It is well established that cerebellar efferents originate from neurons located within the cerebellar nuclei. Neurons within these nuclei receive excitatory inputs derived from the axons that arise from cells in several different regions of the brainstem and spinal cord, some of which continue on to terminate as mossy fibers and climbing fibers in the cerebellar cortex. GABA-induced inhibition in the nuclei is derived primarily from Purkinje cells located in the overlying cortex and possibly from axonal collaterals of a population of small, GABAergic nuclear neurons. In addition, a third chemically defined system of afferents that contain the monoamine serotonin forms a dense plexus of fibers throughout the cat's cerebellar nuclei. The intent of this study is to determine the physiological effects of serotonin on the spontaneous activity of cerebellar nuclear cells as well as that induced by application of the excitatory amino acids glutamate and aspartate in an adult in vivo preparation. Iontophoretic application of serotonin in anesthetized preparations suppresses both spontaneous and excitatory amino acid induced activity. In addition, interactions between serotonin and the amino acid analogs quisqualate and NMDA were analyzed; 5HT suppresses the excitatory responses of neurons to both analogs. However, there is a stronger suppressive effect on quisqualate-induced excitation as compared to that elicited by NMDA. In addition to modulating the effects of the excitatory amino acids, serotonin also potentiates the inhibitory effects of GABA. However, the effect was greatest if the neuron was initially preconditioned with GABA. In summary, serotonin acts to suppress amino acid induced activity in cerebellar nuclear neurons and to enhance GABA-mediated inhibition. The net effect is a decrease in nuclear cell activity and consequently in cerebellar output.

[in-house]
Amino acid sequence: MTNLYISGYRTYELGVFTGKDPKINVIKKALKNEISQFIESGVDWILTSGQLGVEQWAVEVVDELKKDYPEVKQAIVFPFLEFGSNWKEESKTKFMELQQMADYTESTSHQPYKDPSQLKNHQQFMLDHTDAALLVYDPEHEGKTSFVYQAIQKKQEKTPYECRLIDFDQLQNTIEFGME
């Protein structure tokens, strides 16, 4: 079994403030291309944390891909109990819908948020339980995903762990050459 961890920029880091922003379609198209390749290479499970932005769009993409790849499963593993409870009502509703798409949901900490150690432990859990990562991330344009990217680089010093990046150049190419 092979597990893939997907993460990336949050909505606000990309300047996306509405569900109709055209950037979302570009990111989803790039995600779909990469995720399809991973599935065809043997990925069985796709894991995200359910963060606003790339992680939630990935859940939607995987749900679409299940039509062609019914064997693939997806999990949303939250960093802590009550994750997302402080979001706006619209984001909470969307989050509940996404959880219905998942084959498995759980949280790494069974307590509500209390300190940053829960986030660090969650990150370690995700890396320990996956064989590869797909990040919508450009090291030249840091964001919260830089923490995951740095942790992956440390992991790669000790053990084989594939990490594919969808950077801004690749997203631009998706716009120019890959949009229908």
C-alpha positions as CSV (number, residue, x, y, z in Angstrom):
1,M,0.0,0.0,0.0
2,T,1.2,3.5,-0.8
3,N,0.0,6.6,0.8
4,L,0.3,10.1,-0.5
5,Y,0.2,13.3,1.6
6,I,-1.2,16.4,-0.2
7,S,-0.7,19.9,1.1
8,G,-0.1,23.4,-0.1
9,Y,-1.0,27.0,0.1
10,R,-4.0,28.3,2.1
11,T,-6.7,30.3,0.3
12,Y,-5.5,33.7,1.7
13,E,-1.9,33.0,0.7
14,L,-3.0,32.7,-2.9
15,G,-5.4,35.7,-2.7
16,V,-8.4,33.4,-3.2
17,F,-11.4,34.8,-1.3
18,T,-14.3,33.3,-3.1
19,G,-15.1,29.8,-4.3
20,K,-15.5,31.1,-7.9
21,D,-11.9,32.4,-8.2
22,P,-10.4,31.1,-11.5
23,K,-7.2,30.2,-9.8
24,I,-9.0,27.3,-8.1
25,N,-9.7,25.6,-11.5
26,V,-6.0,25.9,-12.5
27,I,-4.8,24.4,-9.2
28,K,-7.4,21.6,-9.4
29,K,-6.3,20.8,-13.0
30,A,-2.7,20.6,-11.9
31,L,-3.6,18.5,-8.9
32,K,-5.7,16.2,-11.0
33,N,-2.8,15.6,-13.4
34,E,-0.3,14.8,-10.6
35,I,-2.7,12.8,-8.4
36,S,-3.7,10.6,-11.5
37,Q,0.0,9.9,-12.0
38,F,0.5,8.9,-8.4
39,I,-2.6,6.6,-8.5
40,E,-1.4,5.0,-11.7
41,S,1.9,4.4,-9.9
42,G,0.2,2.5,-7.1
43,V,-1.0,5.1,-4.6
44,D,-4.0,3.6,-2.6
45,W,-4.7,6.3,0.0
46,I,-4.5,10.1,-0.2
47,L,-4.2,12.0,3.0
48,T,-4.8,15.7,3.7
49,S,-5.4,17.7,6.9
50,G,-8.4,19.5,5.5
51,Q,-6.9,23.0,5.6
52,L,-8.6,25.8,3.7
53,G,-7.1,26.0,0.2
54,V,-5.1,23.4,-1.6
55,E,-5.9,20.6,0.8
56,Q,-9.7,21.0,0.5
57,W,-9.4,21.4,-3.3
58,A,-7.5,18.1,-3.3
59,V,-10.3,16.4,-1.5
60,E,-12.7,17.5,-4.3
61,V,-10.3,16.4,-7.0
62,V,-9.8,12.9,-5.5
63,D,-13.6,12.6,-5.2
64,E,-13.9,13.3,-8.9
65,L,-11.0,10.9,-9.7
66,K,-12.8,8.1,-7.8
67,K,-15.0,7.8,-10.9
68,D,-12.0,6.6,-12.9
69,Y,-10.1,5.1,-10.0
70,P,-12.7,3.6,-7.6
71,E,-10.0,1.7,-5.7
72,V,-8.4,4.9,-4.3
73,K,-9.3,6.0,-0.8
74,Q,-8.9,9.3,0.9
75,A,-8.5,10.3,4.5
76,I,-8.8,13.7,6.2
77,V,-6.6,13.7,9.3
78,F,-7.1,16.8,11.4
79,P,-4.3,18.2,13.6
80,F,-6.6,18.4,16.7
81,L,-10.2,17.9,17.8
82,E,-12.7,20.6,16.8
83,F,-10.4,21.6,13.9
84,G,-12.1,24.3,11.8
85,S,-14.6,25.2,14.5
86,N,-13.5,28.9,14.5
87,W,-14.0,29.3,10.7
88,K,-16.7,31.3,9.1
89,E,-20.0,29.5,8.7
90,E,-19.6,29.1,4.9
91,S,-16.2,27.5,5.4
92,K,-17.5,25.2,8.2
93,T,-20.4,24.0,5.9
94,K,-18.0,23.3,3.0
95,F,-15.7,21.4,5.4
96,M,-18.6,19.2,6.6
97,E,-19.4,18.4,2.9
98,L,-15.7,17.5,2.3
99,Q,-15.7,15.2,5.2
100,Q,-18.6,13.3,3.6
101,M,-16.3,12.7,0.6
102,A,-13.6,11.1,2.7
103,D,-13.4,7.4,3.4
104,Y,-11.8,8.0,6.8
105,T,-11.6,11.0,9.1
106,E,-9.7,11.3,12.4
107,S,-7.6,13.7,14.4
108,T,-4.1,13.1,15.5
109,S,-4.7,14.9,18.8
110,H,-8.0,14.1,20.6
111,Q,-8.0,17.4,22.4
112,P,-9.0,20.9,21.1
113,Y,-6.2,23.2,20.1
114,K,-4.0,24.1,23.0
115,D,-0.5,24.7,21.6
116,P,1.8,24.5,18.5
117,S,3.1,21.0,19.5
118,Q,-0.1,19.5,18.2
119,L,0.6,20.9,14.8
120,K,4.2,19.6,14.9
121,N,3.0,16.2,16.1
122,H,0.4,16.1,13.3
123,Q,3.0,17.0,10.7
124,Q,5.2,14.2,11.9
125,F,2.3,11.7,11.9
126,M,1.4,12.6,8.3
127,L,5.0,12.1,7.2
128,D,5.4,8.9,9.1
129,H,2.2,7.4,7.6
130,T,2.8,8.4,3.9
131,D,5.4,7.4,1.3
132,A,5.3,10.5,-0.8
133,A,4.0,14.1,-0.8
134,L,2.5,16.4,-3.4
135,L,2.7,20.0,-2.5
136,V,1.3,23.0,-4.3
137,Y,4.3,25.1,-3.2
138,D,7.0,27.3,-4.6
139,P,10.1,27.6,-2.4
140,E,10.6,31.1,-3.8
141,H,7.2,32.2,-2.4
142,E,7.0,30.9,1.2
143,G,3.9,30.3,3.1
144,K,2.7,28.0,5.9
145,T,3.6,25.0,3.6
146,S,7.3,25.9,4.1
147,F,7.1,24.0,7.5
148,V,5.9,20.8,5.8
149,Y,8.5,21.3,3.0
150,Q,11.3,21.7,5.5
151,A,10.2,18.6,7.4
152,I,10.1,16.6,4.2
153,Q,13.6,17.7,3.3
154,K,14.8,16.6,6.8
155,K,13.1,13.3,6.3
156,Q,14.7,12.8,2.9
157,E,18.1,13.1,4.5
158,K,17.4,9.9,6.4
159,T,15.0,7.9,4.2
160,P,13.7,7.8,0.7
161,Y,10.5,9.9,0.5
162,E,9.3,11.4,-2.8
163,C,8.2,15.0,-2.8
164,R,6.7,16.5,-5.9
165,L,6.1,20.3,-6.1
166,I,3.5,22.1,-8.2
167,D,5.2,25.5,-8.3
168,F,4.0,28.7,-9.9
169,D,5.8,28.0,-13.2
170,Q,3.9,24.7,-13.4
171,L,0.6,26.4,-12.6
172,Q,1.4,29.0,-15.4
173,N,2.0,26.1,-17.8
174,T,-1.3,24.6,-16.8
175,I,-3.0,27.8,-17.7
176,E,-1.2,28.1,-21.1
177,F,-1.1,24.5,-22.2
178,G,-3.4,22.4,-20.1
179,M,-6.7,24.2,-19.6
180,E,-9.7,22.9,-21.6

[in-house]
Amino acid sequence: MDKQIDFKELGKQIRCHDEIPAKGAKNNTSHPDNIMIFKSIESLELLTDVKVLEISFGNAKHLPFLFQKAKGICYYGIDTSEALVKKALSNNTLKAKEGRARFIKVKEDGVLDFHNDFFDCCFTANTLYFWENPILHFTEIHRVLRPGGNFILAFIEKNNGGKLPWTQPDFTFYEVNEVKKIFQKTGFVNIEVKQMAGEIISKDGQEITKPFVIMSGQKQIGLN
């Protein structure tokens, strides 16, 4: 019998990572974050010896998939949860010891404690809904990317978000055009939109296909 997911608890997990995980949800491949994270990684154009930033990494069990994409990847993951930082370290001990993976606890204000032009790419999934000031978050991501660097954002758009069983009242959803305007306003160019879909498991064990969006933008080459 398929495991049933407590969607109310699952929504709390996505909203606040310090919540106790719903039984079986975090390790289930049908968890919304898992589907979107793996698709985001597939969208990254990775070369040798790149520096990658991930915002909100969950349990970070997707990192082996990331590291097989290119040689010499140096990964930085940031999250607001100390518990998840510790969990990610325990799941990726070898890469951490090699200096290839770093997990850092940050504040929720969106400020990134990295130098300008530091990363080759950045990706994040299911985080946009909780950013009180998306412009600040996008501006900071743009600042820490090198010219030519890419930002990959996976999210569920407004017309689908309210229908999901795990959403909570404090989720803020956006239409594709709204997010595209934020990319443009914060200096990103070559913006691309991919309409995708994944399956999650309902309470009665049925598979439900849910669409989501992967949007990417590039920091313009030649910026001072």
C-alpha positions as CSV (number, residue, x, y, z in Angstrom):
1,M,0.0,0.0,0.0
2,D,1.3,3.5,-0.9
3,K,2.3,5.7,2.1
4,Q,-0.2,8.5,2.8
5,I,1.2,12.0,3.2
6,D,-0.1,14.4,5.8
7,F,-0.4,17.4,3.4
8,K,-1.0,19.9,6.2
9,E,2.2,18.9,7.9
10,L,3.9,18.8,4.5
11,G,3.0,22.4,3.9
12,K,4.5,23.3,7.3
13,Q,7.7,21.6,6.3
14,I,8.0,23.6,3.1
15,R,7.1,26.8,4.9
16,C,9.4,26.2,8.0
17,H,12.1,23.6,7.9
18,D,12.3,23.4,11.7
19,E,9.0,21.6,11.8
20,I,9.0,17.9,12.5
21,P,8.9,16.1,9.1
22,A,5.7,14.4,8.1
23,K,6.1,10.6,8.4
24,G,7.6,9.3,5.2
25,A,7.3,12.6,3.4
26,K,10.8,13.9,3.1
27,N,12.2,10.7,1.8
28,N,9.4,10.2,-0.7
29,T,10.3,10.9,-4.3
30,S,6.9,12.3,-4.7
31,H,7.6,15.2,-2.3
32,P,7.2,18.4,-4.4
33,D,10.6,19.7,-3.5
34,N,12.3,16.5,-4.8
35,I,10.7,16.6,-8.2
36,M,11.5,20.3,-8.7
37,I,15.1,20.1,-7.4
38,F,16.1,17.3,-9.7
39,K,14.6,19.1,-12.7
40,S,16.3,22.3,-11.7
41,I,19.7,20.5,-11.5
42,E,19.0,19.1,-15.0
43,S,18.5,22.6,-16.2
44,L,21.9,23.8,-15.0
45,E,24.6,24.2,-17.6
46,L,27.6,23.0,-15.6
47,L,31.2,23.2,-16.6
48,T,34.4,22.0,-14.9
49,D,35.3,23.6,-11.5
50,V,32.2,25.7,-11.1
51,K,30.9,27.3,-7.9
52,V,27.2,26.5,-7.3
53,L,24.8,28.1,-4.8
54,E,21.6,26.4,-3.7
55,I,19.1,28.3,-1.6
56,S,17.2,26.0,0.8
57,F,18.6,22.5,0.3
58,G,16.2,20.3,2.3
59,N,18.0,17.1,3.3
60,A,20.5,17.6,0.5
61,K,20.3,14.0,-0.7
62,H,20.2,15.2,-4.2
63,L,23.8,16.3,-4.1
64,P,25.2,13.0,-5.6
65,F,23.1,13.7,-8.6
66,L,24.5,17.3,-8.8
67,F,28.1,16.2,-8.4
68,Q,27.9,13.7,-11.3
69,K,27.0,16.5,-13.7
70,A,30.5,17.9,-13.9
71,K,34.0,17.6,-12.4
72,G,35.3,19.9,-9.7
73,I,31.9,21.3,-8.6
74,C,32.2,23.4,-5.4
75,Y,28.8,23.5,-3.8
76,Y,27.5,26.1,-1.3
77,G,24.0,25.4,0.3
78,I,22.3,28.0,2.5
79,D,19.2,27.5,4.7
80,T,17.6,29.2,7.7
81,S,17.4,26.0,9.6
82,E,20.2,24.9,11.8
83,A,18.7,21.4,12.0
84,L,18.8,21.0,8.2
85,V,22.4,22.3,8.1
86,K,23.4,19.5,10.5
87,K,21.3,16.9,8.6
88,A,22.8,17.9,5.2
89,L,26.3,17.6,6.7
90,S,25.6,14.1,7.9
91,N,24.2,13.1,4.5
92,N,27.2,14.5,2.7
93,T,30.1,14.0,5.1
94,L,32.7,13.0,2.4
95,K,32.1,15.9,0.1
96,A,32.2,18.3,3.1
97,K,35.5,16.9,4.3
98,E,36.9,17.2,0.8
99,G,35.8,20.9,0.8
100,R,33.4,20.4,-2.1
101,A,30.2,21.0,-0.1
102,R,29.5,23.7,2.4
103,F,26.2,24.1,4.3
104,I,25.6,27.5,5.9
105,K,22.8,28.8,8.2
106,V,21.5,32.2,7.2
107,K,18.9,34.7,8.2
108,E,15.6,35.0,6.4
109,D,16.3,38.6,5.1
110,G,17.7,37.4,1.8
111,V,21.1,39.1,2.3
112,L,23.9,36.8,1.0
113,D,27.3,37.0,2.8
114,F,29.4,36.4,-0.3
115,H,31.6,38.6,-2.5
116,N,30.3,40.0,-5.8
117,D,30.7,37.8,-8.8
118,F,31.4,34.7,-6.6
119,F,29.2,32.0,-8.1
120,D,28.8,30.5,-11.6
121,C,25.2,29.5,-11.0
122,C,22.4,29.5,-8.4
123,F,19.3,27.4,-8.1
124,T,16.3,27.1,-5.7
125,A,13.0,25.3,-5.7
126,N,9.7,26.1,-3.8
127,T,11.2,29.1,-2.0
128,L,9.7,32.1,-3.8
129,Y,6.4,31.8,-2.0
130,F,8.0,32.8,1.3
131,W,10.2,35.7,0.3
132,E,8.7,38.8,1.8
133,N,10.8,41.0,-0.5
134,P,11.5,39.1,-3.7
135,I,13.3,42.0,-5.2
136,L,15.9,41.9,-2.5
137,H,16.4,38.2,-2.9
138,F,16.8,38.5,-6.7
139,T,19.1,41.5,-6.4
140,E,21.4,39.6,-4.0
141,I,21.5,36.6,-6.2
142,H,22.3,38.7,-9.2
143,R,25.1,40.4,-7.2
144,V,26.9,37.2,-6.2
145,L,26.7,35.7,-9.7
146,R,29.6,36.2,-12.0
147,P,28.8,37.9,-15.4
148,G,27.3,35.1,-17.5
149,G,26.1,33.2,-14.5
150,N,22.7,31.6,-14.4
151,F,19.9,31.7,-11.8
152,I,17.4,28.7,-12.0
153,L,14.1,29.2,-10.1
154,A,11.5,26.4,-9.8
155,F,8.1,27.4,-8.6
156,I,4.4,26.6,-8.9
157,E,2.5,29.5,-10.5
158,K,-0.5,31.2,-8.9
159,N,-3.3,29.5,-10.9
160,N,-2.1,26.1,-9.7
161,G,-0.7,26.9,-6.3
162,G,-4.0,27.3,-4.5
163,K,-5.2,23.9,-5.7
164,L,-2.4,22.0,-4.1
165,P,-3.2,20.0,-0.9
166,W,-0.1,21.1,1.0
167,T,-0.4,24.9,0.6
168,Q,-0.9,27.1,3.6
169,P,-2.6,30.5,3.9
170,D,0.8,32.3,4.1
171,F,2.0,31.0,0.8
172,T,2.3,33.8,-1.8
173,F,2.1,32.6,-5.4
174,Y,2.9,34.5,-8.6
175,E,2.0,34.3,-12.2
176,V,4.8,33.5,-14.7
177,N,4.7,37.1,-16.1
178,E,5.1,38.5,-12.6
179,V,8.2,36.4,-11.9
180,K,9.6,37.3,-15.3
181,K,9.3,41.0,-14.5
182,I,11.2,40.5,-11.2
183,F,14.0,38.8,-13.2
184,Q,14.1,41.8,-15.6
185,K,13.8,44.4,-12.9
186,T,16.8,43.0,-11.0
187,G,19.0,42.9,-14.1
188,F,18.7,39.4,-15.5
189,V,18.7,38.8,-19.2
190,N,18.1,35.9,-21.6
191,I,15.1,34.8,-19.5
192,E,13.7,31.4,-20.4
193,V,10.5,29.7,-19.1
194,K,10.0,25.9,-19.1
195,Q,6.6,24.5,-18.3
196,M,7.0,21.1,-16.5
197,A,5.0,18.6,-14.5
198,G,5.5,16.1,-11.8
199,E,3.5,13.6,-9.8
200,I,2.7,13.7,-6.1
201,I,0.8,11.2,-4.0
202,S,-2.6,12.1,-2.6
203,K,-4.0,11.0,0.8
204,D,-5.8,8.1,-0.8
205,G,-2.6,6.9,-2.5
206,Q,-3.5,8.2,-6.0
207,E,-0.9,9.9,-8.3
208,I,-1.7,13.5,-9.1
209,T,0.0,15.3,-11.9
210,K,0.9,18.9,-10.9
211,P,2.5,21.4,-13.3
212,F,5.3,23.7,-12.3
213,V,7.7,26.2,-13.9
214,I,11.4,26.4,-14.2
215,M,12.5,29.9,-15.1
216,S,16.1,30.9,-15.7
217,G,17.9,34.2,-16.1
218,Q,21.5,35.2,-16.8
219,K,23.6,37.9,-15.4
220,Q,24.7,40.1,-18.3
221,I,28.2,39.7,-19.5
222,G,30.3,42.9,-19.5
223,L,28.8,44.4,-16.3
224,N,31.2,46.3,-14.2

|Number of pages||18|
|Journal||Progress in Brain Research|
|State||Published - 1997|
ASJC Scopus subject areas
- Neuroscience (all)